Civic Duty Leaves

Time Off to Vote

Dunwoody encourages employees to fulfill their civic responsibilities by participating in elections. Generally, employees are expected to find time to vote either before or after their regular work schedule. If employees are unable to vote in an election during their nonworking hours, they may request and receive paid leave for such time as is necessary to vote. Employees should request paid time off to vote in writing from their supervisor at least two working days prior Election Day. Advance notice is required so that the necessary time off can be scheduled at the beginning or end of the work shift, whichever provides the least disruption to the normal work schedule. The supervisor will notify the employee at what time he or she will be allowed to take his or her time off.

Witness Duty

Dunwoody encourages employees to appear in court for witness duty when subpoenaed to do so. If employees have been subpoenaed or otherwise requested to testify as witnesses by Dunwoody, they will receive paid time off for the entire period of witness duty.

Employees will be granted unpaid time off to appear in court as a witness when requested by a party other than Dunwoody. Employees should use any available paid leave benefit (such as PTO) to receive compensation for the period of this absence.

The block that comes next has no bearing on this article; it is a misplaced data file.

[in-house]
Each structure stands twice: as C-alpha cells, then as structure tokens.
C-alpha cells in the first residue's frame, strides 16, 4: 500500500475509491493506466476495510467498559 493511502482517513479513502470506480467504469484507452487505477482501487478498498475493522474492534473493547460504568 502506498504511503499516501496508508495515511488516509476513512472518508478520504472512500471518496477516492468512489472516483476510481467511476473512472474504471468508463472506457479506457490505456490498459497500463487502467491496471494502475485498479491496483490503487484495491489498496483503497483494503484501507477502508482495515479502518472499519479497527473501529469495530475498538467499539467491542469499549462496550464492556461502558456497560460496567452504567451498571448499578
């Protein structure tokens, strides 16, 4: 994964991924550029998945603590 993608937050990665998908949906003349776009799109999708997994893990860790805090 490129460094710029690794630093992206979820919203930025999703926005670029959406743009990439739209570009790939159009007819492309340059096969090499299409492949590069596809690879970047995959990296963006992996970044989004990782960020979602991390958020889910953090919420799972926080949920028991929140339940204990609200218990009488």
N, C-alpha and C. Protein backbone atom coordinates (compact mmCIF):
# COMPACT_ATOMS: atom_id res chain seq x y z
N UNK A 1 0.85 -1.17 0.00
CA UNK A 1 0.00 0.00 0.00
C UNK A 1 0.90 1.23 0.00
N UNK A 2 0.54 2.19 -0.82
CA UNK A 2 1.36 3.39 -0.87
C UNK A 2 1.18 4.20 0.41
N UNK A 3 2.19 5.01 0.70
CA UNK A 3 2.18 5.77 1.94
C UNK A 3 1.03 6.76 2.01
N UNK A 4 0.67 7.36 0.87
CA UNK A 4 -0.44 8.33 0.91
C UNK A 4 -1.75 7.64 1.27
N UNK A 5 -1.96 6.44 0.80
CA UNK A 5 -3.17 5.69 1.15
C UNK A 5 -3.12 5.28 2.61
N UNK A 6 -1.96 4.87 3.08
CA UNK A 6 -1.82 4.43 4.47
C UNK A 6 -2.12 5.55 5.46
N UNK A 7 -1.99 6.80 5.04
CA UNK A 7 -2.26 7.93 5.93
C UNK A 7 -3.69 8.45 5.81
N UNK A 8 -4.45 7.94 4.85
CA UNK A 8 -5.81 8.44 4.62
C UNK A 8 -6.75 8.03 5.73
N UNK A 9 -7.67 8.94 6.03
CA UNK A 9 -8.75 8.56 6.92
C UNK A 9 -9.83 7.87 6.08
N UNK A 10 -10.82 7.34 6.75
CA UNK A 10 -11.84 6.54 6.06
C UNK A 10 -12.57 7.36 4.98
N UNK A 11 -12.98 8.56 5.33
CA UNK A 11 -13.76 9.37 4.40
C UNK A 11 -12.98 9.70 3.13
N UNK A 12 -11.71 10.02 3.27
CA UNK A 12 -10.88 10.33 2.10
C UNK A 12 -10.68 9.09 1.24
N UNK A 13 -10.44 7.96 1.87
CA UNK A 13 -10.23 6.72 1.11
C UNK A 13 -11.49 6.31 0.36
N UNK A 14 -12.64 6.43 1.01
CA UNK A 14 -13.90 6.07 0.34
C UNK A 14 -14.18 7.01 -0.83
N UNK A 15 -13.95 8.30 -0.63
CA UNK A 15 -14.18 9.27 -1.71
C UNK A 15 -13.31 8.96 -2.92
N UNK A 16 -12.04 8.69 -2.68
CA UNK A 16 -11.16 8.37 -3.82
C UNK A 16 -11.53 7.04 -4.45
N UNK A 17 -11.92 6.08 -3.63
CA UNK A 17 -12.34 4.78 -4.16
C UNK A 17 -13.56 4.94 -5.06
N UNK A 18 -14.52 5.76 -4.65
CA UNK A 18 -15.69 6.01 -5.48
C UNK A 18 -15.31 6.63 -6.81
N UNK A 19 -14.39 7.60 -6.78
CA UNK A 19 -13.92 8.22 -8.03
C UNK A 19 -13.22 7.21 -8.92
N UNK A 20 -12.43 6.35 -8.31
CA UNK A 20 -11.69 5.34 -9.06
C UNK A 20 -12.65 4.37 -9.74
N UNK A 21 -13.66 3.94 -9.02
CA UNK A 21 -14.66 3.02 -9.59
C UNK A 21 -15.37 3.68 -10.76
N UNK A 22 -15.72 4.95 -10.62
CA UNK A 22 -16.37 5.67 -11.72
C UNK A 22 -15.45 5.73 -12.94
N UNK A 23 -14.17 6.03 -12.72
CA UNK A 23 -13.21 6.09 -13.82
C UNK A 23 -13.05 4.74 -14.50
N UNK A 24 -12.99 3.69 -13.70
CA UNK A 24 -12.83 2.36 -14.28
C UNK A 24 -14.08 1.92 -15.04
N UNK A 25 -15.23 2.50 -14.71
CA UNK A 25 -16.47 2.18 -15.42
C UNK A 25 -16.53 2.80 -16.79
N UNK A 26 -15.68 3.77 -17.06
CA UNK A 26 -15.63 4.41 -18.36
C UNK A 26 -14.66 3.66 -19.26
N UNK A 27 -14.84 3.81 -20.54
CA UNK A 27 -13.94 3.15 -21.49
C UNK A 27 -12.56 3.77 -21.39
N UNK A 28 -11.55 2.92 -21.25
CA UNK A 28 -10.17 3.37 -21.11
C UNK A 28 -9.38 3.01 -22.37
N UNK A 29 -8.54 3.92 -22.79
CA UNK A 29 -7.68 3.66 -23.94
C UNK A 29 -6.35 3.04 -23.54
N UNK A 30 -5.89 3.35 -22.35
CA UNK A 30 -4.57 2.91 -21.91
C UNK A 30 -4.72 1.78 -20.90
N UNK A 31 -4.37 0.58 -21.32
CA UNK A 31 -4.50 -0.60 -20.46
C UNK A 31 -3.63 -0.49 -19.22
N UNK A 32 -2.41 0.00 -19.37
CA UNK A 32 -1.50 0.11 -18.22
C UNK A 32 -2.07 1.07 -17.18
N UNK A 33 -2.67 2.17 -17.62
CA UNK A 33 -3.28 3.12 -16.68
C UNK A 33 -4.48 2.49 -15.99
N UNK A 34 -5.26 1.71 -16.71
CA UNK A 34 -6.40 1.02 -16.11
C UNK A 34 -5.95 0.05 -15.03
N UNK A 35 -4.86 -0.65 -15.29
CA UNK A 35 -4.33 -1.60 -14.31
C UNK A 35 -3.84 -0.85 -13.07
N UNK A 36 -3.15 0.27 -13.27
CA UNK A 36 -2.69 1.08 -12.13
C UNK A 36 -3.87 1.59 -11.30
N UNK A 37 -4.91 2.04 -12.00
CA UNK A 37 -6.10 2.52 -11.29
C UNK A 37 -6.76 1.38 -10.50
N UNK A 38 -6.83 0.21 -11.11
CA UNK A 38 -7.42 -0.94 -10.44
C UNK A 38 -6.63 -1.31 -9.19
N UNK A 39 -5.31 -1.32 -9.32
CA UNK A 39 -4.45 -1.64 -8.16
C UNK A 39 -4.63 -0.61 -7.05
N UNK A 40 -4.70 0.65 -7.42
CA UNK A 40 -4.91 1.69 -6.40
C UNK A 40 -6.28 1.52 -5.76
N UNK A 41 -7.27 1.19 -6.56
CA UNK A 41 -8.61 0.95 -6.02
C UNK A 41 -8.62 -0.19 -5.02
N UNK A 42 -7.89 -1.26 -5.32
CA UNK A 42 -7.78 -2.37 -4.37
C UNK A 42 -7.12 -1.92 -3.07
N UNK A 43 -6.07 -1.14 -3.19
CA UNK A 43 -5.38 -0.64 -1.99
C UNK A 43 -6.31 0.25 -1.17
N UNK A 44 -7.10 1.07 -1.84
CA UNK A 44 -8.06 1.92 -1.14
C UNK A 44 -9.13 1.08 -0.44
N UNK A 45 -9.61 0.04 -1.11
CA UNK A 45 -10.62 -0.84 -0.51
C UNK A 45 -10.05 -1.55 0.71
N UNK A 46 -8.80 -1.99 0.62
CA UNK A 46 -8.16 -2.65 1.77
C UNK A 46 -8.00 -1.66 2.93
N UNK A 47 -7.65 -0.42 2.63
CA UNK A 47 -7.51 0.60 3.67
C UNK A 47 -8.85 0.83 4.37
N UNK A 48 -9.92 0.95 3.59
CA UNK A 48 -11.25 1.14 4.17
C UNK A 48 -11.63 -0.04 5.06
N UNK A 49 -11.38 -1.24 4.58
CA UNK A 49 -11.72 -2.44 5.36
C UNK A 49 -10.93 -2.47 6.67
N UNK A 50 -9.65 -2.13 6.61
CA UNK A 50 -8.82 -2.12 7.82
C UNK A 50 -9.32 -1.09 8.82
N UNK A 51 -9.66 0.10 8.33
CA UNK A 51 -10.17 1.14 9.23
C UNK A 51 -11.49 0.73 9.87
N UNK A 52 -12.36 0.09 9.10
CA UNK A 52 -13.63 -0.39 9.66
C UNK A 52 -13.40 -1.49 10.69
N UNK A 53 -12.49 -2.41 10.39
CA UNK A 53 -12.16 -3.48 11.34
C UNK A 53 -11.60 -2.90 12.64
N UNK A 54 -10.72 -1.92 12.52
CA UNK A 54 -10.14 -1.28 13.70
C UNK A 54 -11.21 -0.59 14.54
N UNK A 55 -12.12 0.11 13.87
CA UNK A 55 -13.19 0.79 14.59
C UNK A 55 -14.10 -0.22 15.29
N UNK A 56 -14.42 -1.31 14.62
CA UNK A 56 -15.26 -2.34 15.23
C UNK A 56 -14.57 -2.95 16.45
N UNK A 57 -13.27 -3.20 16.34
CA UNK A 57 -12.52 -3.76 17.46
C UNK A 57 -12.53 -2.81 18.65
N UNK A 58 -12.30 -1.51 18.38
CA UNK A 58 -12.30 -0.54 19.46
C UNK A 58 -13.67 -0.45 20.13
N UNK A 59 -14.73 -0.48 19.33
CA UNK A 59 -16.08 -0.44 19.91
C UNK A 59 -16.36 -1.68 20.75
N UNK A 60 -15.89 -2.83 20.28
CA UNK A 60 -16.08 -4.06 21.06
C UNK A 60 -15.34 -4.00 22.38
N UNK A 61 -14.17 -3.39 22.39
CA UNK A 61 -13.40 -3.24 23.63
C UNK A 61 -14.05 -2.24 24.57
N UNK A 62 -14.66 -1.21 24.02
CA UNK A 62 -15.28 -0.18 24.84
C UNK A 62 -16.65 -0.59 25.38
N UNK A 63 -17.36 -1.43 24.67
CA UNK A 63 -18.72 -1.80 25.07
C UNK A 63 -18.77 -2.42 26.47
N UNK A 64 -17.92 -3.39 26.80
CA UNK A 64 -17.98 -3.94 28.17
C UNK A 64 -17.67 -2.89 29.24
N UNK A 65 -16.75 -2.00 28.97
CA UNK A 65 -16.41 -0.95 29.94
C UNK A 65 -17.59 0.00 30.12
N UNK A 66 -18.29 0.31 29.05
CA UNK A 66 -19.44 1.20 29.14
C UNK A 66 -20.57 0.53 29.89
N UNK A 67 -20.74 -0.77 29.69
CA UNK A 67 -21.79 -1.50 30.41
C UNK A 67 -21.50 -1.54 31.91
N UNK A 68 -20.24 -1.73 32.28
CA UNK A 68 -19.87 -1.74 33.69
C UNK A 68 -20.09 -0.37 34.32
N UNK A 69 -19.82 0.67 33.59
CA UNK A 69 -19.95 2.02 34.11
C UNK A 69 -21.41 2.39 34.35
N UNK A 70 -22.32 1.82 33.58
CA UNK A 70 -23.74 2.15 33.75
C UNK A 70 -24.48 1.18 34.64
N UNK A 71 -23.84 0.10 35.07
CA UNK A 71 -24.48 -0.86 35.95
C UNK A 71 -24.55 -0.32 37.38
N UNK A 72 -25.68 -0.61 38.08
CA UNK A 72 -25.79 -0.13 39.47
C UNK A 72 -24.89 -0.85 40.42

The subpoena should be shown to the employee’s supervisor immediately after it is received so that operating requirements can be adjusted, where necessary, to accommodate the employee’s absence. The employee is expected to report for work whenever the court schedule permits.

Jury Duty

Dunwoody encourages employees to fulfill their civic responsibilities by serving jury duty when required. Full-time employees may request up to 2 weeks of Dunwoody paid jury duty leave over any one-year period. Employees are required to submit their jury duty stipend to the school in exchange for their regular pay. Employees must show the jury duty summons to their supervisor. Employees are expected to report for work whenever the court schedule permits.

Either Dunwoody or the employee may request an excuse from jury duty if, in Dunwoody’s judgment, the employee’s absence would create serious operational hardship.

Dunwoody will continue to provide health insurance benefits for the full term of the jury duty absence. PTO will continue to accrue during jury duty leave. Dunwoody will not make deductions from the salary of an exempt employee who serves on a jury if the employee also performs work for Dunwoody in the same work week.